The Return of Business Travel

Trends / Wellness
Rebecca Rom-Frank
Dec 7, 2022
Leisure travel is back—despite higher prices, Thanksgiving travel was nearly back to pre‑pandemic levels1—but, naturally, business travel has been slower to return. As Covid restrictions and concerns melted away over the course of 2022, our travel customers began using more visuals showing live events, concerts, nightlife, casinos, and business travel—those first activities to disappear proved the last to re‑emerge visually, too. Road trips, outdoor activities, and hiking are still popular, but customer searches for “business travel” (+27%) are now trending above expected and eclipsing interest in those pandemic‑era travel choices, indicating that our customers are eager to make up for lost time. This year, domestic business travel revenue was back up to 63% of where it was in 2019, and international trips were at 50%2; however, the outlook for 2023 is strong, with a projection that the industry will recover 85% of pre‑pandemic revenue levels.3 Even while leisure travel is expected to take a hit if the economy goes south next year,4 75% of global corporate travel buyers say they have no plans to cut back on spending in 2023, regardless of the economic outlook.5 But just like with leisure travel, it’s not simply back to business‑as‑usual. The pandemic has altered what business travel looks like, and what employers and employees want to see when considering whether to return.
Seeing the value of travel
As we emerged from Covid lockdowns in 2021, we wrote about the new travel values—but in 2023, with inflation and rising fuel costs, visuals will focus on highlighting the value of travel, especially when it comes to business travel. Now that employees are used to Zooming into meetings from across the world, the idea of a “boomerang” trip overseas for single day seems silly and may never return;for some, it’s hard to conceive of going into the office regularly, let alone the office on the other side of the ocean. But many employers and employees alike do see the value in gathering teams in person for longer summits where remote colleagues can have some face time. For some, even commuting to the office once a week or month could be considered business travel now, as many white‑collar employees have relocated. And even though many conferences are now live‑streamed, there is certainly a networking advantage to returning to them in person. Our VisualGPS consumer survey found that 6 in 10 Americans miss the social contact when they don’t go into the office. So to motivate both employers and employees to return to business travel, visualize the value that these in‑person connections bring, and reflect the reality of how some of these gatherings may happen now: more casually at the office, at an off‑site location, or new types of conferences.
Focus on the perks more than the hassles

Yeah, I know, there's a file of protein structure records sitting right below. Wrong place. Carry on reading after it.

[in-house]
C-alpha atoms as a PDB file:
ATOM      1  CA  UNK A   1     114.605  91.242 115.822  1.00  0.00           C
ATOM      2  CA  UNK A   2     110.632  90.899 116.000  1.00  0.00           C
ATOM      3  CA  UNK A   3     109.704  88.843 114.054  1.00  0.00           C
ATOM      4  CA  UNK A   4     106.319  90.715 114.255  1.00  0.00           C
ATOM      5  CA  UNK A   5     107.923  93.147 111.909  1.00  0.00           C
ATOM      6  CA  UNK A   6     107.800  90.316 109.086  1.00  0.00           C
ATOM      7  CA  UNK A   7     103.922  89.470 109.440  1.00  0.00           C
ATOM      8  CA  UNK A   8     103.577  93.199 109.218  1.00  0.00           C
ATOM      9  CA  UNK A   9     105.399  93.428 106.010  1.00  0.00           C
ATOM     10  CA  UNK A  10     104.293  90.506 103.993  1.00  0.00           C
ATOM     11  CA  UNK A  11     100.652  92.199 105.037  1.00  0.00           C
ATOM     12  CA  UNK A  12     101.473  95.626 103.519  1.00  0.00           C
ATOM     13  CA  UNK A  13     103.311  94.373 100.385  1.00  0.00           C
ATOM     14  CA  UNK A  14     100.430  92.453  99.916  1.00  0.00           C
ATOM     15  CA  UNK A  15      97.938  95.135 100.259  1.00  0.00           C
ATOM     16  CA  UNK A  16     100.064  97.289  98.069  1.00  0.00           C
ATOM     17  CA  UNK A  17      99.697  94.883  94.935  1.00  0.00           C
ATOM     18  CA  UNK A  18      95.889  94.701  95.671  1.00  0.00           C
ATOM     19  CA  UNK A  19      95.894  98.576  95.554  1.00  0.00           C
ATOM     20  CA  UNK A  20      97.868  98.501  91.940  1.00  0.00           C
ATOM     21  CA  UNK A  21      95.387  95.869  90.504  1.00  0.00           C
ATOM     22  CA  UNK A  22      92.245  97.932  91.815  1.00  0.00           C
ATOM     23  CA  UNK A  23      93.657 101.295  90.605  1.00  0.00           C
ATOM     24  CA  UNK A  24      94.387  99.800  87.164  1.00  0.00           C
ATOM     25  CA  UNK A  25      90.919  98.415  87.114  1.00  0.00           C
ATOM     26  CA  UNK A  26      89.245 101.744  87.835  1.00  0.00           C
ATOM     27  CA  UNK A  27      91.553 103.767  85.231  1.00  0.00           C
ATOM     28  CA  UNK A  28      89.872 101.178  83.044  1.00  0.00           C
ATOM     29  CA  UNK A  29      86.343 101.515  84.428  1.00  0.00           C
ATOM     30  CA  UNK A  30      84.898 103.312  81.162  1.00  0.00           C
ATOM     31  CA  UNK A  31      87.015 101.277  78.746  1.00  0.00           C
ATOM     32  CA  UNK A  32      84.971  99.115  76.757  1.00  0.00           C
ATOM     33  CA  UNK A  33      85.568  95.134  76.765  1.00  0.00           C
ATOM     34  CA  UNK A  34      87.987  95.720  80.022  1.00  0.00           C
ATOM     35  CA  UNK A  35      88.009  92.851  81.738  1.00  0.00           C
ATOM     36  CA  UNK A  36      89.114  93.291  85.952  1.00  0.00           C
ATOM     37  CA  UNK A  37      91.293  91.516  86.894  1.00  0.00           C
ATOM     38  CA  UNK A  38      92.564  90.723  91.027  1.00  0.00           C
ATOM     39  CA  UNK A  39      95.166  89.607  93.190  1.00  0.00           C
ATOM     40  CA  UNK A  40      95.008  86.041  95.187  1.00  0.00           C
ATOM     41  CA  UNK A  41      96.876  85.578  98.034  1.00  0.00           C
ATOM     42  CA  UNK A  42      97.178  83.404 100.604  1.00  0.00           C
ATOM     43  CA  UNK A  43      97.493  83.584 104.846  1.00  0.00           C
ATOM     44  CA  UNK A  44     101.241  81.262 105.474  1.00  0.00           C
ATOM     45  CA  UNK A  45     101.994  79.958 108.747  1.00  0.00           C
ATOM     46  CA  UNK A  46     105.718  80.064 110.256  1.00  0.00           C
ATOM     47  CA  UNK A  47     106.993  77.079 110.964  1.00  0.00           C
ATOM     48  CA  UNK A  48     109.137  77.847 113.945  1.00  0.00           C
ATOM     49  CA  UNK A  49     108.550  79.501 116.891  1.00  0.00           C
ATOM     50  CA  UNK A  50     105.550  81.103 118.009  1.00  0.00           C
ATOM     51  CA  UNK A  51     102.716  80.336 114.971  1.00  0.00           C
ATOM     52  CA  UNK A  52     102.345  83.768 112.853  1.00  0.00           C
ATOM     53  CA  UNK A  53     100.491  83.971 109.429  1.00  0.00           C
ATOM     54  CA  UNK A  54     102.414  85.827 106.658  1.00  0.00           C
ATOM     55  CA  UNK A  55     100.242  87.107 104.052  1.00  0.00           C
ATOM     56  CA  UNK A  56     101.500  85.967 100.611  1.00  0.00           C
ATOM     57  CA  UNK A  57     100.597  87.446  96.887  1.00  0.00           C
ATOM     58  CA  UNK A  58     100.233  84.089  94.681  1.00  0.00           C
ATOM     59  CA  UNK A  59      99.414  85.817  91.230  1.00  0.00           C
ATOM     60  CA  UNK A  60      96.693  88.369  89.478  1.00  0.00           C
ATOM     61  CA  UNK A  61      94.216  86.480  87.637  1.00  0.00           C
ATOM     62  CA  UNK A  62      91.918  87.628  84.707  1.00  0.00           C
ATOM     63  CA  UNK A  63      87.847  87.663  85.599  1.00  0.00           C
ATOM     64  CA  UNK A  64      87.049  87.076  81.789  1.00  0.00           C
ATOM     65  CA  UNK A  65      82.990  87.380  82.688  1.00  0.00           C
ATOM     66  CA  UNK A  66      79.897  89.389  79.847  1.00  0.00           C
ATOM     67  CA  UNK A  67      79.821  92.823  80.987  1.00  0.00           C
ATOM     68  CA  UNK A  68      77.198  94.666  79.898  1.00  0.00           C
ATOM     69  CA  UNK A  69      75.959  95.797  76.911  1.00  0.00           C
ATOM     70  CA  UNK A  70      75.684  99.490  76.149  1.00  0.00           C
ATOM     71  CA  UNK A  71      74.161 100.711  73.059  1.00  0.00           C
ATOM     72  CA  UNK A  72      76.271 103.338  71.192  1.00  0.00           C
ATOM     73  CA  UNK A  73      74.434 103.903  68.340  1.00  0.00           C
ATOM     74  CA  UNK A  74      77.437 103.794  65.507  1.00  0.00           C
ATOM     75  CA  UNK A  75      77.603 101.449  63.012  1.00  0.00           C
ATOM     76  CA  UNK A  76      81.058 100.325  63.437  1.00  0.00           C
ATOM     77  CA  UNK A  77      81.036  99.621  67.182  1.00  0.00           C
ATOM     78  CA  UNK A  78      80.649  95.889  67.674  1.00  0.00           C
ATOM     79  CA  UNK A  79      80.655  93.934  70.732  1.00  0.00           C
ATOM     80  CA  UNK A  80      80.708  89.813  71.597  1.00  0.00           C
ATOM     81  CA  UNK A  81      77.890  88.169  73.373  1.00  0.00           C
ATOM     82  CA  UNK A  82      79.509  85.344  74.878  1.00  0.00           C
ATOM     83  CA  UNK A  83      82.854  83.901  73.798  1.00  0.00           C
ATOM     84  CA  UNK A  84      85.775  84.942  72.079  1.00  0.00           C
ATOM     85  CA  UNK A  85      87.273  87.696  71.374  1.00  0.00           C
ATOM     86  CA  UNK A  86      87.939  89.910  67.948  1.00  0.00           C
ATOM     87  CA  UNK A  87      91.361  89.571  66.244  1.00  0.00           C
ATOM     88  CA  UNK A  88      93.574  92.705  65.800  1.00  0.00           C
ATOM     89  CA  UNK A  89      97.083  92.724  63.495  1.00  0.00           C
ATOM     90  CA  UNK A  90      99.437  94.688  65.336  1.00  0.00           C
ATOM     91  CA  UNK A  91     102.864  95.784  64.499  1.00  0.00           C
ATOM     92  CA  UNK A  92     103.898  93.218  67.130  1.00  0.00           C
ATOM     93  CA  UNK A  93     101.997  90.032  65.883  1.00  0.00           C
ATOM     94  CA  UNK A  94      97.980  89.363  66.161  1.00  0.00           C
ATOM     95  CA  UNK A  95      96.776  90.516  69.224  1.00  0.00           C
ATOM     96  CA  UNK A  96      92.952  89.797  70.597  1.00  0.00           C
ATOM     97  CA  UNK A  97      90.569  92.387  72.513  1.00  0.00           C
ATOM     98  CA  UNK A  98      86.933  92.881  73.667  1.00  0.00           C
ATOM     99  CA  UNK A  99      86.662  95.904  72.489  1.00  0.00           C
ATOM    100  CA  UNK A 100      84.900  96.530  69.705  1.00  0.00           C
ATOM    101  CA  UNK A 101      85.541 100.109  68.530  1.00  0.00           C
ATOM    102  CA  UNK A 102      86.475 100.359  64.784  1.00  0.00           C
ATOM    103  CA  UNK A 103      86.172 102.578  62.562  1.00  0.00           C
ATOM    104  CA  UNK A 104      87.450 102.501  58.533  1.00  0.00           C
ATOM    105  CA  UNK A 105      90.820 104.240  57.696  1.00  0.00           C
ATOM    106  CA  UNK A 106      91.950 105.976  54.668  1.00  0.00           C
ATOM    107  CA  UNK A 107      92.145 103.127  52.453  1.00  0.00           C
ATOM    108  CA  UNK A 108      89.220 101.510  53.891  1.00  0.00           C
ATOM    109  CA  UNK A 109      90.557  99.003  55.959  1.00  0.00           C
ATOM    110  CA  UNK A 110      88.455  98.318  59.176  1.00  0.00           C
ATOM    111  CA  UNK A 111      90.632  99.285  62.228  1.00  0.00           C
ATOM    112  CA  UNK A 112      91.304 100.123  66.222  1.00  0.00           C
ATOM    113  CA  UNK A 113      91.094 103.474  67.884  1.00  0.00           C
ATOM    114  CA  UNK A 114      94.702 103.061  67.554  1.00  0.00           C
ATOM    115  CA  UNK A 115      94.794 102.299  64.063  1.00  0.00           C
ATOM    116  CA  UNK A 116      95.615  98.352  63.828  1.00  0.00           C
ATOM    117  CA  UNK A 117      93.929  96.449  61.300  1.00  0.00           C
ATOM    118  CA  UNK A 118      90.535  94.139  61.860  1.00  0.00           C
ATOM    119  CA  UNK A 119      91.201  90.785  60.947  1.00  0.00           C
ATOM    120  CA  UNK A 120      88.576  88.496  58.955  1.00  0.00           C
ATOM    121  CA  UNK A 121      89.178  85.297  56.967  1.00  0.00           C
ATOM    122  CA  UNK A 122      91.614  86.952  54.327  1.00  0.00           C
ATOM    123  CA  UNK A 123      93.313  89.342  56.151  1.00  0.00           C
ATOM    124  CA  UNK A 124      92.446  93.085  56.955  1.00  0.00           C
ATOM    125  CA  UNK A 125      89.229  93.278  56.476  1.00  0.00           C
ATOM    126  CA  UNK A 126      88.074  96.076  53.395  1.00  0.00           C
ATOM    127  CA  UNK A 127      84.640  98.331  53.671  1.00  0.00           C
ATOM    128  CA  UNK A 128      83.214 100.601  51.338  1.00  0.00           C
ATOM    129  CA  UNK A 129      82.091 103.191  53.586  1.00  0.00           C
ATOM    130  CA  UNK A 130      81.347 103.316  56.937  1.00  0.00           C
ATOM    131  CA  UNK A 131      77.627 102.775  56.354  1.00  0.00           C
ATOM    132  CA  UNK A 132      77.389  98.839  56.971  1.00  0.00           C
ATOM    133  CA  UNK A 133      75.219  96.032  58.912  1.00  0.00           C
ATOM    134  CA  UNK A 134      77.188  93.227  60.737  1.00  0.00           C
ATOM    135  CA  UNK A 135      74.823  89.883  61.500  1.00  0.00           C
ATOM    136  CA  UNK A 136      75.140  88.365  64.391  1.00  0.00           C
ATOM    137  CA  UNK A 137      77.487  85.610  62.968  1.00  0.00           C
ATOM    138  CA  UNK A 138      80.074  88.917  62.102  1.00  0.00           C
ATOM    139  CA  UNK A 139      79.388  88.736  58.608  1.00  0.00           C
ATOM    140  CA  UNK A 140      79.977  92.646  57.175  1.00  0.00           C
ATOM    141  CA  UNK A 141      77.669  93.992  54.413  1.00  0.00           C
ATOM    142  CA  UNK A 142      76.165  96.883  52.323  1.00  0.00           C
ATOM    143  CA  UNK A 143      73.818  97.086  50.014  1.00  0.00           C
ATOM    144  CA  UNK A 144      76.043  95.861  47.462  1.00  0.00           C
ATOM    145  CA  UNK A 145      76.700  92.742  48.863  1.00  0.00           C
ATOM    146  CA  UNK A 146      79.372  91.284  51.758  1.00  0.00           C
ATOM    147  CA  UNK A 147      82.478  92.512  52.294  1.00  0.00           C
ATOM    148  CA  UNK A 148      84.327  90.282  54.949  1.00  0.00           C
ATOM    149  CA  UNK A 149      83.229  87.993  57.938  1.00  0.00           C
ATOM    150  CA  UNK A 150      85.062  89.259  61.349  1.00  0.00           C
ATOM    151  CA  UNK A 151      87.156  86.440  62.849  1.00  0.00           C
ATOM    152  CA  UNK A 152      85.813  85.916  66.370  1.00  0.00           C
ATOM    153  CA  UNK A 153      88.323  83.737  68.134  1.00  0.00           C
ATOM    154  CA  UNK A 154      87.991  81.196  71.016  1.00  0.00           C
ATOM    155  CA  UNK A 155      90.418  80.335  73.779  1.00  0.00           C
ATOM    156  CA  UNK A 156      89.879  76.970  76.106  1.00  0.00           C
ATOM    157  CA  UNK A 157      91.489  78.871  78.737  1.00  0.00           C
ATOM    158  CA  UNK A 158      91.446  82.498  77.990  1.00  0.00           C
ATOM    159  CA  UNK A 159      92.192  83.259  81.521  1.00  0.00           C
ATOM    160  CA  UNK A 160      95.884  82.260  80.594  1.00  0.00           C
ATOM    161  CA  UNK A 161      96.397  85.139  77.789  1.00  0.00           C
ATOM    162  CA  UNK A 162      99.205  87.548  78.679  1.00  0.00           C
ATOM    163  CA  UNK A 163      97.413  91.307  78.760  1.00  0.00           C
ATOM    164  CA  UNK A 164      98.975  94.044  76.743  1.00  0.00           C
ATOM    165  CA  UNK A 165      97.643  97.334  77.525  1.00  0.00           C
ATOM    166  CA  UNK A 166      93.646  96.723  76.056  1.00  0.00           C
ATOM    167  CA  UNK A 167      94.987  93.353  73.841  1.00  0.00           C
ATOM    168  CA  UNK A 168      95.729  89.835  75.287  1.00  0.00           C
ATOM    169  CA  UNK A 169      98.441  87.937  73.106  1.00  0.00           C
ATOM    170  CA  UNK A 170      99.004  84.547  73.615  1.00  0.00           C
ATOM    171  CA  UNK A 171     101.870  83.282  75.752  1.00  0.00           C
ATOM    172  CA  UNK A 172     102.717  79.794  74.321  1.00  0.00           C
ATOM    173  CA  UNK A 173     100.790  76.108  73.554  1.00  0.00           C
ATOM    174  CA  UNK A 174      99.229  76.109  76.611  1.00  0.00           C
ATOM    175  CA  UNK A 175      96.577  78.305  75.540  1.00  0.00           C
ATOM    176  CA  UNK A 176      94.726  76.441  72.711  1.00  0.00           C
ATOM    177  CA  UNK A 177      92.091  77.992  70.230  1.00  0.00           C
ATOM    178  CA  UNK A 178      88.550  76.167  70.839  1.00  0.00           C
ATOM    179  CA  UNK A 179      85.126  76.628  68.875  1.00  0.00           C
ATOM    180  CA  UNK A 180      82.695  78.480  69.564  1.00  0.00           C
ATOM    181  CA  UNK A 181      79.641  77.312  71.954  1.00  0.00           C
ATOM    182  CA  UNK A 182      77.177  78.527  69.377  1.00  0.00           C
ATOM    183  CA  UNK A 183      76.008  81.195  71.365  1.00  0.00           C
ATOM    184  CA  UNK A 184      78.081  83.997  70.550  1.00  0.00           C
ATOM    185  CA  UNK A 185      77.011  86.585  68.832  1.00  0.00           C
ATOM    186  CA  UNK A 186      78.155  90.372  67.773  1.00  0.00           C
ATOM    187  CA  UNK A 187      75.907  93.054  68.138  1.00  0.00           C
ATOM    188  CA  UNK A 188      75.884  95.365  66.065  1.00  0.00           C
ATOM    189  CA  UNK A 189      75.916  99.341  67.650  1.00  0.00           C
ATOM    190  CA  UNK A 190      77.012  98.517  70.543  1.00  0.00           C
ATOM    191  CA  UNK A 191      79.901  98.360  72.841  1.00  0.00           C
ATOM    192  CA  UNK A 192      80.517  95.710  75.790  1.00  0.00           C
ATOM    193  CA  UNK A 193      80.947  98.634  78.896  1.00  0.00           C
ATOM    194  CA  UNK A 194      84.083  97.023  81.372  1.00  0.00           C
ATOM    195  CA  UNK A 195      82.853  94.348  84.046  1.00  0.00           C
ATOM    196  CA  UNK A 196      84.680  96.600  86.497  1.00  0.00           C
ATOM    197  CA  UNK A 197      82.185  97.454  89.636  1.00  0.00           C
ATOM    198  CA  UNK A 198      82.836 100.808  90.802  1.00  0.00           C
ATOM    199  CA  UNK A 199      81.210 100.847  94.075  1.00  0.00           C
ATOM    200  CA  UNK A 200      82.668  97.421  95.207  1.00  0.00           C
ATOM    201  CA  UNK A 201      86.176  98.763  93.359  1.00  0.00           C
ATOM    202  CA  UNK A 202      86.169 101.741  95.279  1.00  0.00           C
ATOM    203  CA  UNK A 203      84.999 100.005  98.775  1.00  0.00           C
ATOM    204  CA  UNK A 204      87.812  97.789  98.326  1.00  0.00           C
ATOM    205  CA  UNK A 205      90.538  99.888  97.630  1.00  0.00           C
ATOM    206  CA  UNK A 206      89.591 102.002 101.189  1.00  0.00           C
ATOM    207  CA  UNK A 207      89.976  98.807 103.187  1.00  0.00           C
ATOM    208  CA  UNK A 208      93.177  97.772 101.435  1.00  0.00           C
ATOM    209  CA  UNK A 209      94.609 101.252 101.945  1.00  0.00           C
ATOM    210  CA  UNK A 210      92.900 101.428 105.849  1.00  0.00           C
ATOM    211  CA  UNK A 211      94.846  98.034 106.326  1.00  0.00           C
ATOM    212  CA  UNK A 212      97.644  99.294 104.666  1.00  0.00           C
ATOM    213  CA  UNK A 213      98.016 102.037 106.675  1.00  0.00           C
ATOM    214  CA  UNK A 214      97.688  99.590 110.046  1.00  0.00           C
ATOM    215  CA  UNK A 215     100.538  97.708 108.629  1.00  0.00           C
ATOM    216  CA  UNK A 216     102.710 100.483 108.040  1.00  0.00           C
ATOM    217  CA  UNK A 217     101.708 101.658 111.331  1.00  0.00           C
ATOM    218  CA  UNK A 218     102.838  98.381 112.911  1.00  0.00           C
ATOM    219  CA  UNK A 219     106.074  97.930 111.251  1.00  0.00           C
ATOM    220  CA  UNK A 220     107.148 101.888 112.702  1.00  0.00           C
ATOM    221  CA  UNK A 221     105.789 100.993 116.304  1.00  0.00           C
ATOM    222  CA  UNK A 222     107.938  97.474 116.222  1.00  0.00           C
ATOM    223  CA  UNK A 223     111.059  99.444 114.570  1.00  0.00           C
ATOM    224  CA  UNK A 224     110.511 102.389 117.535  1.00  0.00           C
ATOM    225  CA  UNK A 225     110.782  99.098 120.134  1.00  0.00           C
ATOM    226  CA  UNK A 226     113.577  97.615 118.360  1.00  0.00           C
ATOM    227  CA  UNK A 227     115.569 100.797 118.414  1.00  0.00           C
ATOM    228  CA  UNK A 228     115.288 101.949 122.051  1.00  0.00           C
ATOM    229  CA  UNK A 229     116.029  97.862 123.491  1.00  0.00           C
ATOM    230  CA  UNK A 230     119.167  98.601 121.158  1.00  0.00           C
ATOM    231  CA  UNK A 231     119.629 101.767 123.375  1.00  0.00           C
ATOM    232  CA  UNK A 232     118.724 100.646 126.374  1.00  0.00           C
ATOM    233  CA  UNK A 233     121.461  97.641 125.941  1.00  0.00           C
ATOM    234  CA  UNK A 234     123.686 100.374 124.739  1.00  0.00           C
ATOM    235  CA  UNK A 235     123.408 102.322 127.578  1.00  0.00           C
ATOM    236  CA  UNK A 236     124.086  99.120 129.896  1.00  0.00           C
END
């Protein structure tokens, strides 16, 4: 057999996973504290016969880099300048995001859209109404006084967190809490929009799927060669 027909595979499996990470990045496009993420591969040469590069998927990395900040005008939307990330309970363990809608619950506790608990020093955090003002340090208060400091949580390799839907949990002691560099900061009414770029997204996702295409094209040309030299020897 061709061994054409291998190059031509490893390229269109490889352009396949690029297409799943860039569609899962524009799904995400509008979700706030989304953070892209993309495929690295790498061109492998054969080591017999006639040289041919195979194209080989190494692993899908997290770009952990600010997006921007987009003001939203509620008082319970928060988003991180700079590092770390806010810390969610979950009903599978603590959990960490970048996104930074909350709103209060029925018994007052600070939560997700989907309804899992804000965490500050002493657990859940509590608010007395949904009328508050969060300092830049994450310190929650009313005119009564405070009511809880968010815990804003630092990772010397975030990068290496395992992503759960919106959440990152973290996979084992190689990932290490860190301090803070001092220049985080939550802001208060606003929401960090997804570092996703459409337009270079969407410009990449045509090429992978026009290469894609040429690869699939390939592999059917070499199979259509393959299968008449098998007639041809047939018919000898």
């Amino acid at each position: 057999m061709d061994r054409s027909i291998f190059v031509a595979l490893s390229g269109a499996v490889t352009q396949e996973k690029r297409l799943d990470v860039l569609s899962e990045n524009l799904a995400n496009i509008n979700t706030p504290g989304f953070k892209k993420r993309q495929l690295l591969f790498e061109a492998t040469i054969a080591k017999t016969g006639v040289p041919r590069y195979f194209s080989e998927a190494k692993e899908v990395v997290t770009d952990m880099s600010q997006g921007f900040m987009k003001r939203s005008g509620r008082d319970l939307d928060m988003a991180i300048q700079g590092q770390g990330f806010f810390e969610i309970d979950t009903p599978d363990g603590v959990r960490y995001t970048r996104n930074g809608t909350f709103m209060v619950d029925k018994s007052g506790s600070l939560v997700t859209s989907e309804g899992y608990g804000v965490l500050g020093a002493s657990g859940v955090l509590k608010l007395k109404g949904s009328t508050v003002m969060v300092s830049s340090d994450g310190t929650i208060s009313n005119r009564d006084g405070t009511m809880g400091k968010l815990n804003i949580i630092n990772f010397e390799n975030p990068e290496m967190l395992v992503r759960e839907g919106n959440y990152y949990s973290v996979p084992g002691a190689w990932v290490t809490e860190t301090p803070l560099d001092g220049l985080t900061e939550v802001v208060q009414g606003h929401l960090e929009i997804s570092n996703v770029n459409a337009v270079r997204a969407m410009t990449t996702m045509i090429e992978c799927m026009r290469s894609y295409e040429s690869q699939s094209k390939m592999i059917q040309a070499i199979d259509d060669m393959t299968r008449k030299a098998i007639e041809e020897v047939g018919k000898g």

Just as mental health in the workplace has been a focus of employers, it’s become the focus of business travel visuals, as well. In 2019, popular visuals representing business travel showed businesspeople in transit, dragging suitcases through the train station or airport, or talking to formally‑dressed colleagues in hotel lobbies. But in 2022, popular scenarios focus more on the cushier, less hectic aspects of business travel: relaxing in the hotel, video‑chatting with family back home, or taking a moment to enjoy the scenery or a nice breakfast. When 7 in 10 Americans agree that hybrid work allows for better work‑life balance, as our consumer survey found, it makes sense to visualize work‑life balance in the context of business travel, too. Remind employees how nice it is to expense a soft bed, indulge in a meal alone, or even squeeze in a sightseeing activity here or there.
A more seamless business casual
Business attire overall has become more casual over the past few years, even for many executives, but the suit is still a staple of business travel visuals in 2022. It’s understandable that our travel customers would want to distinguish clearly between work and leisure trips—but the reality is, the lines between work and life are now blurrier for most white‑collar workers now, even on the road. “Bleisure” emerged as a marketing portmanteau buzzword before the pandemic, but especially as travel prices become more expensive, the ability to extend a business trip for a few days of vacation seems even more appealing to employees.7 Likewise, with more employees extending vacations thanks to remote work, even travel companies offering rentals want to convey that they have business‑class amenities such as reliable wi‑fi. So even when representing business travel, consider visuals which reflect a more relaxed, self‑expressive dress code, and trust that consumers will identify with the update.
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